7 Foolproof Tips for Getting Kids in on the Chores 

Knowing chores matter is one thing; getting kids to complete them is another. And, according to the experts, it’s all about the approach.

1. Make the completion of chores nonnegotiable and have consequences if they aren’t done.

Gilboa says that parents should calmly make it clear that chores are not up for debate. Borba agrees, noting that consistency is key. “Once kids think that chores really aren’t important, the parent is wishy washy, or ‘Mom will do it for me,’ you lose,” she says.

She acknowledges that kids may grumble when discussing or completing tasks, but that shouldn’t deter parents. “Expect groans and moans. So be it!” she says.

Parents should also make it clear that there are consequences, both for completing chores and for failing to do so. If chores are done, there is time to play a game, watch a movie or go shopping. If chores aren’t done, negative consequences result. “Consequences are not necessarily a punishment, but more a recognition that, if a kid doesn’t hold up their end of the deal, someone else has to pick up the slack and there’s a cost to that,” says Chereso.

2. Get kids on board.

The experts all agree: Kids need to be responsible for their personal items, from clearing their dinner plate and putting away their clothes to doing their own laundry, depending on their age. For tasks that aren’t specific to an individual, consider asking kids if they have a preference. Both kids and adults have chores that they like better than others.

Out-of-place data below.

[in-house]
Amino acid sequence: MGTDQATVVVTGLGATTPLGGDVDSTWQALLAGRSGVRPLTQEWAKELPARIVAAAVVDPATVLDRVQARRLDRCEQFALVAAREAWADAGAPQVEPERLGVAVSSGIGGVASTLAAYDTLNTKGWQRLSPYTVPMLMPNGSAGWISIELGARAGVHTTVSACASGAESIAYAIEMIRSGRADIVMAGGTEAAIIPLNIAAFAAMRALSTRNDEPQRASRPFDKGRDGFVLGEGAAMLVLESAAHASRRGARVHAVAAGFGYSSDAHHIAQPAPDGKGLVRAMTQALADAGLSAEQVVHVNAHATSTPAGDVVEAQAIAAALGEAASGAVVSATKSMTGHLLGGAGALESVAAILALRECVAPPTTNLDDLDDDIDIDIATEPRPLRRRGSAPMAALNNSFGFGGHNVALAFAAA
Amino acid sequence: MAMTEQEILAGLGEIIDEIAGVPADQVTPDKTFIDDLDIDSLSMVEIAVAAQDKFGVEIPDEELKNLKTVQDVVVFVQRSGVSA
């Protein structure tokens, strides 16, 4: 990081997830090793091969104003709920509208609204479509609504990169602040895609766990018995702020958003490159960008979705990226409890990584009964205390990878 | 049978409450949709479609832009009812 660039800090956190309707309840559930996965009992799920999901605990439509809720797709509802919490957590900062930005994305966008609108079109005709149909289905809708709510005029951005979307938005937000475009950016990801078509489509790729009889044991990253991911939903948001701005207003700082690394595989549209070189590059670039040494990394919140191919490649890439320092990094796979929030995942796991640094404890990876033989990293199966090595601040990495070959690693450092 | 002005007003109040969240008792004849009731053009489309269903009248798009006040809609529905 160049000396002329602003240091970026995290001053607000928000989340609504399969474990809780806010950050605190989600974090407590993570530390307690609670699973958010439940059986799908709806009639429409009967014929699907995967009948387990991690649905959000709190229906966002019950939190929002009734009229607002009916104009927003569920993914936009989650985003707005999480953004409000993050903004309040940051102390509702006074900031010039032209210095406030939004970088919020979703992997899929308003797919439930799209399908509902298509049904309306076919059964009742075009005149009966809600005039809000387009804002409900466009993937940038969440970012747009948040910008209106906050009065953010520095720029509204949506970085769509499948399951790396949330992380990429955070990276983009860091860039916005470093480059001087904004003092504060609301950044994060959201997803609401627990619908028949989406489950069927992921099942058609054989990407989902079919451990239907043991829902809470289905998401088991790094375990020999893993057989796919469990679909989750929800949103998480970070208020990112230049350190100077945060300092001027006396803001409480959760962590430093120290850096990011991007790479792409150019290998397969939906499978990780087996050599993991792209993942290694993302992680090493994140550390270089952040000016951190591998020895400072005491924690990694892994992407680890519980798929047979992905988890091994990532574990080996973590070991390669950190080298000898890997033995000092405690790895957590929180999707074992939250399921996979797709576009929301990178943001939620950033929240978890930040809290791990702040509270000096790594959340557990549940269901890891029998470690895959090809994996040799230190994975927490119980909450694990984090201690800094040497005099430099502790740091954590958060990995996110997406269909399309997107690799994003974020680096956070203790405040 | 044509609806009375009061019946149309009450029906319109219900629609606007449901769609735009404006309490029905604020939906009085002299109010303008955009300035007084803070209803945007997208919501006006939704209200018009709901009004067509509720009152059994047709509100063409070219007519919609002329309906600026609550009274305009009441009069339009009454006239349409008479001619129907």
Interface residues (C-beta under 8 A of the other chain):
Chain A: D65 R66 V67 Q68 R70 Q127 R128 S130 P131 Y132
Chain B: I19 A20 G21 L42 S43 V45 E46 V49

“You need to get their buy in,” says Chereso, who notes that kids appreciate having a say and being heard. Her son isn’t close to the family cat, so he’s more amenable to chores not involving caring for the animal, while her daughter who adores the cat doesn’t mind handling the kitty litter duties.

3. Set expectations based on each individual child’s abilities.

Lists of the types of chores kids should be able to complete by a certain age frequently make the rounds online, and cause some parents to panic. Chereso recommends that parents avoid those. “Those charts are a one-size-fits-all parenting model, and there’s no such thing,” she says.

“Our job as parents is to tune in and pay attention to the child that is in front of you and ask what are they capable of, what do I want to create and how do I do that?” she says, noting that her approach to chores varies significantly for each of her three children.

The Center for Parenting Education advises families to use birthdays or the beginning or end of the school year to revisit chore assignments and determine what responsibilities are most appropriate. Also, have regular family meetings to review assignments and expectations.

4. Don’t overwhelm kids and keep chores manageable.